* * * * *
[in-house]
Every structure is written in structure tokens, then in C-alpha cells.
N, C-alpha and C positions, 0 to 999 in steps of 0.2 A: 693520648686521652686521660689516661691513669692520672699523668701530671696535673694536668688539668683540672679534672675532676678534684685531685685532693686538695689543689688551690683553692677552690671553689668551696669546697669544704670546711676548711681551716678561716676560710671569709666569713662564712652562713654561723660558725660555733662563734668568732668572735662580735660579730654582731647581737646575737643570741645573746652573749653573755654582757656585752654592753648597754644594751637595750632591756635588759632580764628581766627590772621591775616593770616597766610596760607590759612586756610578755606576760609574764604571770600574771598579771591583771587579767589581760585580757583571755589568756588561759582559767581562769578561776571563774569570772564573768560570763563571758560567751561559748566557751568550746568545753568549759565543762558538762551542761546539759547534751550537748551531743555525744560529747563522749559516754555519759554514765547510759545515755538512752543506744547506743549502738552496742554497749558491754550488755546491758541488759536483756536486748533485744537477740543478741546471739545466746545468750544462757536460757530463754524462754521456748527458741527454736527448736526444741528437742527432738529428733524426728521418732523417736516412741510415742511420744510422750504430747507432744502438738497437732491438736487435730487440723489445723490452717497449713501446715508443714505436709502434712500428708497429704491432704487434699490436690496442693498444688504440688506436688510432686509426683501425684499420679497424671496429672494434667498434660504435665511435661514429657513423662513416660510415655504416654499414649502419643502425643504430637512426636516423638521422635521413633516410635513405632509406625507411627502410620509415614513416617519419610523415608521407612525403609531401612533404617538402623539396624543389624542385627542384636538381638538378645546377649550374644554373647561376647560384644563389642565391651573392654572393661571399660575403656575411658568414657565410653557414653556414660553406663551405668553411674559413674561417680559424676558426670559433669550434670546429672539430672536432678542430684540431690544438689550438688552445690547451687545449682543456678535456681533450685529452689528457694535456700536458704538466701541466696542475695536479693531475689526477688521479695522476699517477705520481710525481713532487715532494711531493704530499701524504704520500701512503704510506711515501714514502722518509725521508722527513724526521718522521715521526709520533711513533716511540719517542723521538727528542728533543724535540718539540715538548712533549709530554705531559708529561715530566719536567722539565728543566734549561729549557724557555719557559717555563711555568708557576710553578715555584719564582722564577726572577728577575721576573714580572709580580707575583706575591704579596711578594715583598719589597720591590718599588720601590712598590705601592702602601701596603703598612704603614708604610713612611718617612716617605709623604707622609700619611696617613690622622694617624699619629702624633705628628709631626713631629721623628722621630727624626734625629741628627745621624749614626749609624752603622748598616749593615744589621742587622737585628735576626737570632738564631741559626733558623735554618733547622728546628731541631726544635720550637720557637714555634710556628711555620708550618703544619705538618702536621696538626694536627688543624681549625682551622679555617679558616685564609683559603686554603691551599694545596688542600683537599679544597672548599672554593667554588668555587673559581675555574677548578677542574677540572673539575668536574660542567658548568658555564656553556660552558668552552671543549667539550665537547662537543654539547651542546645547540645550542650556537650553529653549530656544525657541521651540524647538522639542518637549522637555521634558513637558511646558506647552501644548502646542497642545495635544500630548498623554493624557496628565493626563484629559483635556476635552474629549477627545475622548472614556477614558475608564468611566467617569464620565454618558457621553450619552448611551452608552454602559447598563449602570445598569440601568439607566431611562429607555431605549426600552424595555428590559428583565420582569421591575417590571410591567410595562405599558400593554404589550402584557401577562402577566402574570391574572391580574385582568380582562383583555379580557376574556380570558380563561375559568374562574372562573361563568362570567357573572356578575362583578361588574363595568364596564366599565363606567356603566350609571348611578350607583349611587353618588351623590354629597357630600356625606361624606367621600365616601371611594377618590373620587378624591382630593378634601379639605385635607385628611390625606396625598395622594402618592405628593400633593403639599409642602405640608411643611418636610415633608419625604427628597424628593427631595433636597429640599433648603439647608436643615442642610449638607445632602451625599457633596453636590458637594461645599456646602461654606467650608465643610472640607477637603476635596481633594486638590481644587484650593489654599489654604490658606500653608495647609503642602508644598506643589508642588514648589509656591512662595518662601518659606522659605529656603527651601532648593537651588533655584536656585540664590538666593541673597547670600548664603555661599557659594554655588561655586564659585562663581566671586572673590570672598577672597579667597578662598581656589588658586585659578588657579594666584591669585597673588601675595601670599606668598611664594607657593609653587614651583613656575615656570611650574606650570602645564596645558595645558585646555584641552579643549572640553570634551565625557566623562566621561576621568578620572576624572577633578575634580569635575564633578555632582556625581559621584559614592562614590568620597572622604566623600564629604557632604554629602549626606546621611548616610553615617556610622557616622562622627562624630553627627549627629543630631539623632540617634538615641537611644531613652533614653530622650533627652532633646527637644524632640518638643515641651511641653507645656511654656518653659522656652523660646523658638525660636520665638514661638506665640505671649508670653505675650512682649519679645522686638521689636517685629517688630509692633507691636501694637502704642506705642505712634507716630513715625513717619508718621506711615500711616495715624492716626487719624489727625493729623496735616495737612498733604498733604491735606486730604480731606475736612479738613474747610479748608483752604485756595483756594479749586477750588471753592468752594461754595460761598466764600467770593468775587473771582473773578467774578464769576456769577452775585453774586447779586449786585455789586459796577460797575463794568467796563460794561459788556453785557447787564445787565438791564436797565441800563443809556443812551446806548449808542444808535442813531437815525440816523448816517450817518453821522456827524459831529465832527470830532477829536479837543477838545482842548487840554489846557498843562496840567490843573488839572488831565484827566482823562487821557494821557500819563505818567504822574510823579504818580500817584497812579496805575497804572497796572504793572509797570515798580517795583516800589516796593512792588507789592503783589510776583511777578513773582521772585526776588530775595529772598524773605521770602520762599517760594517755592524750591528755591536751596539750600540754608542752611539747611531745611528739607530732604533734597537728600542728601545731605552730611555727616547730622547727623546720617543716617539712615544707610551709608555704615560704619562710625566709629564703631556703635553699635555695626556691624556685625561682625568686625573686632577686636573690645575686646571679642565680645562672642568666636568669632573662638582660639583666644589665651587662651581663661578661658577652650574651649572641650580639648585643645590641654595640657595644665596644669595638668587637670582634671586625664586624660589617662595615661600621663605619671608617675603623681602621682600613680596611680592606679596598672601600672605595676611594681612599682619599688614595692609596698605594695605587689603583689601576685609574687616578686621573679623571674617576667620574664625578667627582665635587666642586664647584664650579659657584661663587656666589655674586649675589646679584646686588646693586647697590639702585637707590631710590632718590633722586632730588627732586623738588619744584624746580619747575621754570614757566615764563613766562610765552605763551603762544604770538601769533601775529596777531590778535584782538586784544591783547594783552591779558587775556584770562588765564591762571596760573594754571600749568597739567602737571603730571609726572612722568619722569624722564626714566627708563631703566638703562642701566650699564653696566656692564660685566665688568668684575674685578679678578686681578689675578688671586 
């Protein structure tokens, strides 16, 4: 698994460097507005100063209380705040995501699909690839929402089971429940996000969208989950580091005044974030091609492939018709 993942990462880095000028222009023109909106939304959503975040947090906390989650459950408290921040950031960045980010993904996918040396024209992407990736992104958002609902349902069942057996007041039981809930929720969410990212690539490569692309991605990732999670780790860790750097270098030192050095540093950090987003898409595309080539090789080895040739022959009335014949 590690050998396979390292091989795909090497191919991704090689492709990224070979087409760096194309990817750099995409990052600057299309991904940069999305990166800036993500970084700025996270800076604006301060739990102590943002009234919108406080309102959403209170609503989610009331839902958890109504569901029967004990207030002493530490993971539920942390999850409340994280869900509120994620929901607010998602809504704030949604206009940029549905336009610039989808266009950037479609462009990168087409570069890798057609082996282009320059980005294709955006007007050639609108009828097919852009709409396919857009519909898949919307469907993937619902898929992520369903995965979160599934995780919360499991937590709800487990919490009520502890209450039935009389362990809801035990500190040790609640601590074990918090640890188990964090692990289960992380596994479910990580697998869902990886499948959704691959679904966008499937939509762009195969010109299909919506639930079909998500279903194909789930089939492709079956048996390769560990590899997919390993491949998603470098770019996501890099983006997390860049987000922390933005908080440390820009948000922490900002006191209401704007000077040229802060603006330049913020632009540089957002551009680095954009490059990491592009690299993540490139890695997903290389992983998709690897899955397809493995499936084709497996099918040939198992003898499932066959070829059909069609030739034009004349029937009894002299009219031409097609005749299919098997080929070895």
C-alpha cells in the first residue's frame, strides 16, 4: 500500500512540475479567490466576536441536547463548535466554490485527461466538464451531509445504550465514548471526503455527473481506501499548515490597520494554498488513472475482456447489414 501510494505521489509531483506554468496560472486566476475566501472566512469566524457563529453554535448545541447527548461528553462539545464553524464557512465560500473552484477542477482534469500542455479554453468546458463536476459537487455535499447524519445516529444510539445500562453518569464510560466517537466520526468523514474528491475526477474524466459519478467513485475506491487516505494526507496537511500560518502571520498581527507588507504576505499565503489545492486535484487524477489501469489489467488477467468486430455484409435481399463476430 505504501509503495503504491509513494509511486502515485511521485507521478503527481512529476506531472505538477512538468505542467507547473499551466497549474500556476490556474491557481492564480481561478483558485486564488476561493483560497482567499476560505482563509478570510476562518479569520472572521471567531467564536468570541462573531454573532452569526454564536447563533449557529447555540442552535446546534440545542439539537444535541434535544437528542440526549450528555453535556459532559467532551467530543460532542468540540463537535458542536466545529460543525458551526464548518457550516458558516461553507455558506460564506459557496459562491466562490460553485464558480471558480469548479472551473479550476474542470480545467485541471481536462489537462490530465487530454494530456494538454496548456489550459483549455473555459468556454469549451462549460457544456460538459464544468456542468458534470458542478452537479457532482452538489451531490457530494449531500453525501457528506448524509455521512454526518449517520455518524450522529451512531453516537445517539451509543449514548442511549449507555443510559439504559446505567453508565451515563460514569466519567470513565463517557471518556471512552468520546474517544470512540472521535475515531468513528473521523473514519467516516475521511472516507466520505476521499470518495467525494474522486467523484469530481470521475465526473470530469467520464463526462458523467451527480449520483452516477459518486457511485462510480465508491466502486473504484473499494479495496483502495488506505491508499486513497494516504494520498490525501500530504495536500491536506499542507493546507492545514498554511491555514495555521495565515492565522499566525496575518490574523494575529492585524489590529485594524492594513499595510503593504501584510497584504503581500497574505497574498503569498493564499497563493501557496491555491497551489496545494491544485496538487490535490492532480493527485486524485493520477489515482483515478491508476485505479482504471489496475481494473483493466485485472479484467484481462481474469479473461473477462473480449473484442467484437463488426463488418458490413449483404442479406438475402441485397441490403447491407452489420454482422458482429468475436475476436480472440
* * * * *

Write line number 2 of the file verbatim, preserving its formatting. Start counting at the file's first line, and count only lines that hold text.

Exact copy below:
Every structure is written in structure tokens, then in C-alpha cells.